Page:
• In other Samsung news: 1) The company has unveiled a new Blu-ray player and companion box "enabling Google TV as part of its ongoing Smart TV product offerings"; 2) The company has announced that its Smart TV platform "will be the first to integrate support for Adobe AIR 2.5 for TV, making it easy for developers to build, distribute and monetize standalone applications through Samsung's Smart TV applications store, Samsung Apps," and that it will "bring Adobe Flash Player 10.1 to its Smart TV browser, extending the company's current support for Flash Player 10.1 on Samsung smartphones and tablets." 3) The company has formed a partnership with DirecTV "to present the world's first RVU-compatible production televisions, which will provide more than 19.1 million DirecTV subscribers with the ability to watch live broadcast and stored content from their DVR on Samsung Smart TV's, without the need for additional set-top boxes. The RVU protocol will be supported on Samsung's LED D6000, LED D6400 and LED 6420 TV products that reflect the company's commitment to delivering consumers high-quality, visually enhanced and connected entertainment experiences in their home," Samsung's press materials continue. "A RUI technology based on industry standards such as DLNA and UPnP, RVU allows a set-top box server to provide a multi-room, complete viewing experience that includes DVR services, without the need for additional set-top boxes in homes that have more than one connected TV."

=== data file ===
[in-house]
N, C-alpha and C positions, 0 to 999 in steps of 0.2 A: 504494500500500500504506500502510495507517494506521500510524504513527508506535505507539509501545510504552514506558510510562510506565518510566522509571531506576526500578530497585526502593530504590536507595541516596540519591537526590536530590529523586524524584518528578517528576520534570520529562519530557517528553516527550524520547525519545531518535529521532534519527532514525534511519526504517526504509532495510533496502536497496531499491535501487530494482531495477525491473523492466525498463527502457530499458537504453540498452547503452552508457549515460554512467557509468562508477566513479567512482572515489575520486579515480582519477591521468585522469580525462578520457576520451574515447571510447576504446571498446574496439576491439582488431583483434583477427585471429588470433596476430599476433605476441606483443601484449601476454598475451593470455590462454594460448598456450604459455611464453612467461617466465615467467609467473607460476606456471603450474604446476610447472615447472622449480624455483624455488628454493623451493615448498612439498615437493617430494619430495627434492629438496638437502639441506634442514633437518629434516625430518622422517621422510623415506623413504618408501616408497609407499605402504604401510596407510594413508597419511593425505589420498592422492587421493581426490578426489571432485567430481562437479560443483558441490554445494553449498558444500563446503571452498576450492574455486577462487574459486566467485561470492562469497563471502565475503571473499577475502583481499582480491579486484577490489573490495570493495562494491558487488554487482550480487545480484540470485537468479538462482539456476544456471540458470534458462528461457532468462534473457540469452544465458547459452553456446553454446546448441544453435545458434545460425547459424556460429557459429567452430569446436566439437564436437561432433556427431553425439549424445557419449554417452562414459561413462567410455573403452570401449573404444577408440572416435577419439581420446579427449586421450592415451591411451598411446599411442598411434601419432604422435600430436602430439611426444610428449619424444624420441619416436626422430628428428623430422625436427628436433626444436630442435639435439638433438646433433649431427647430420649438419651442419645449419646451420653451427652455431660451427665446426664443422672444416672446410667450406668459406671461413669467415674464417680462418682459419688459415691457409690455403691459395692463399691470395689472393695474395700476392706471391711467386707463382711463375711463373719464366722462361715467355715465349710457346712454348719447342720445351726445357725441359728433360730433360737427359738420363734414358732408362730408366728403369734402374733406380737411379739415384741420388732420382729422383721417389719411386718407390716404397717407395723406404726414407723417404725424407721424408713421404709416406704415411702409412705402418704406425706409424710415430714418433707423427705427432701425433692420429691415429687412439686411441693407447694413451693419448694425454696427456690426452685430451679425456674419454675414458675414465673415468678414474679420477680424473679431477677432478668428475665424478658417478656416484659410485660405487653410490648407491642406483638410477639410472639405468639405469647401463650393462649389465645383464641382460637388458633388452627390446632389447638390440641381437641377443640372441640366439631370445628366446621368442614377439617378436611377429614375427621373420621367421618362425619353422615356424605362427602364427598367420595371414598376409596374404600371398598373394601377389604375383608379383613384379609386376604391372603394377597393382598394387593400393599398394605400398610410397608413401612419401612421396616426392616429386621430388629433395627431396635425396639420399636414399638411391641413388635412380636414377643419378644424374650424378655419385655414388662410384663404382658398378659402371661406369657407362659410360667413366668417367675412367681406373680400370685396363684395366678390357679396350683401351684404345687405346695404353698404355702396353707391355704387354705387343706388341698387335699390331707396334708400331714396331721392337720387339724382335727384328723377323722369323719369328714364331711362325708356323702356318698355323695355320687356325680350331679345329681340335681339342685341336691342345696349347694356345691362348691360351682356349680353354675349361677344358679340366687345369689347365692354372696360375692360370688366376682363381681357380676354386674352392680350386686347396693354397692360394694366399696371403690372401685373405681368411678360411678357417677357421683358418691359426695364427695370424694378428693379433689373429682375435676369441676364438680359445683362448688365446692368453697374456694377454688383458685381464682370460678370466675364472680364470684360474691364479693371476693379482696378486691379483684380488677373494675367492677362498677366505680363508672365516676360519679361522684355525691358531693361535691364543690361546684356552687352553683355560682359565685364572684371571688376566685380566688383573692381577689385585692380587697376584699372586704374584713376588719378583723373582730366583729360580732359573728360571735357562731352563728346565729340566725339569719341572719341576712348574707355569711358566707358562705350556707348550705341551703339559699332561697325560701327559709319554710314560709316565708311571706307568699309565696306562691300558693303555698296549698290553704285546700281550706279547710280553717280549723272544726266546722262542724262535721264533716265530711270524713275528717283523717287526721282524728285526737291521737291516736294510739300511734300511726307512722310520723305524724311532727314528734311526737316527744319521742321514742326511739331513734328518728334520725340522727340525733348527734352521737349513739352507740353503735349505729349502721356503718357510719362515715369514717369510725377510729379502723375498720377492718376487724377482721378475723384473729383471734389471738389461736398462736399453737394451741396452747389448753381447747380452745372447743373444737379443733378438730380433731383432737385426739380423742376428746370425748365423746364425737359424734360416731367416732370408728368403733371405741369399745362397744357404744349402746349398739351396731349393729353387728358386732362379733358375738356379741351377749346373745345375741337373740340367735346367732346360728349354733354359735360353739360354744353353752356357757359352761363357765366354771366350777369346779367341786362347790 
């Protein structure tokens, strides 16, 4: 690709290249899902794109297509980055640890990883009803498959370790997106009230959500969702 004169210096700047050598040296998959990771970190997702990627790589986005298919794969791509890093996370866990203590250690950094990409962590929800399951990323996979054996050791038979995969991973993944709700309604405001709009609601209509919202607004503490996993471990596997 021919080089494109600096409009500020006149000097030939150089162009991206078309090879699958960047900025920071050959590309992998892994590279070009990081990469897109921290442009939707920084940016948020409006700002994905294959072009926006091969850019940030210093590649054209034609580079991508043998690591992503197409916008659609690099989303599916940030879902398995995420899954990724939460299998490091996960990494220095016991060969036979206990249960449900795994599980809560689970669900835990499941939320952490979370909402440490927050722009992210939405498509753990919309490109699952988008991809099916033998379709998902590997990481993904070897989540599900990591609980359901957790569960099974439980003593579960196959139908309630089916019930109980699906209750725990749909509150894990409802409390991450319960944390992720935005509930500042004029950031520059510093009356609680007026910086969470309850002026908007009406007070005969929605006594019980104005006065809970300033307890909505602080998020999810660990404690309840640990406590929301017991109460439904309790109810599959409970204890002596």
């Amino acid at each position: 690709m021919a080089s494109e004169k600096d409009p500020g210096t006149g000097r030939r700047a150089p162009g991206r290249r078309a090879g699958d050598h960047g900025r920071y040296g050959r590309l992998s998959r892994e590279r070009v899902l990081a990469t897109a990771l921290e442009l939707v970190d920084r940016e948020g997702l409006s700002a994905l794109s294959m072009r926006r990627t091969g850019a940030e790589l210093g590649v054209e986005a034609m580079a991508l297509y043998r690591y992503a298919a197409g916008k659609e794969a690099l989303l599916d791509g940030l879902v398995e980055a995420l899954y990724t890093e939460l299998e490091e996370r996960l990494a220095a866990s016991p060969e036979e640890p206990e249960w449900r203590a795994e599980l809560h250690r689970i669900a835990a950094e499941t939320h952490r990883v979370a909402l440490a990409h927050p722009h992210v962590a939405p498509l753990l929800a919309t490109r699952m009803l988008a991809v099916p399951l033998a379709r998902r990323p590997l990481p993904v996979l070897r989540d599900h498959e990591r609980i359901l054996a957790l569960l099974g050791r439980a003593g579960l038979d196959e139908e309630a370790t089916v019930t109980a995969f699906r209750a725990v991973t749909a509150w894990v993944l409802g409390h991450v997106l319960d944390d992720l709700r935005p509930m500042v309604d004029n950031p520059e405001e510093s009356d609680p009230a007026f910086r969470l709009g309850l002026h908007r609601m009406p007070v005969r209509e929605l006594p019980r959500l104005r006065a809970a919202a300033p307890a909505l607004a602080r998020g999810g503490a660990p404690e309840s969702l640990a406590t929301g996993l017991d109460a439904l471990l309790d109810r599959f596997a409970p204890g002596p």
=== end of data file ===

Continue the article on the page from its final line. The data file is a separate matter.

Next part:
• Jewish-themed free VOD service, Shalom TV, has announced that it has added 10 million homes to its distribution network over the past year, allowing it to pass the 40-million home mark. "The growth of the mainstream Jewish cultural free VOD network came from the 2010 launches on Cox Communications in New Orleans, LA; Time Warner's Texas systems in Corpus Christi, Laredo, El Paso, Rio Grande, Golden Triangle and San Antonio; Service Electric Cable TV in Allentown, PA; WOW! in Cleveland, Chicago, Columbus, OH, and Evansville, IN; and GCI Cable serving Alaska."
  • EchoStar-owned TV place-shifting company, Sling Media, has announced a subscription service that it says will give Verizon Wireless customers "the ability to watch their home TV on new 4G smartphones." Meanwhile, at CES, Sling Media demo'd a Google TV client that enables its place-shifting service to be used on Google TV devices without the company's SlingCatcher hardware. Technology blogger, Dave Zatz, has more.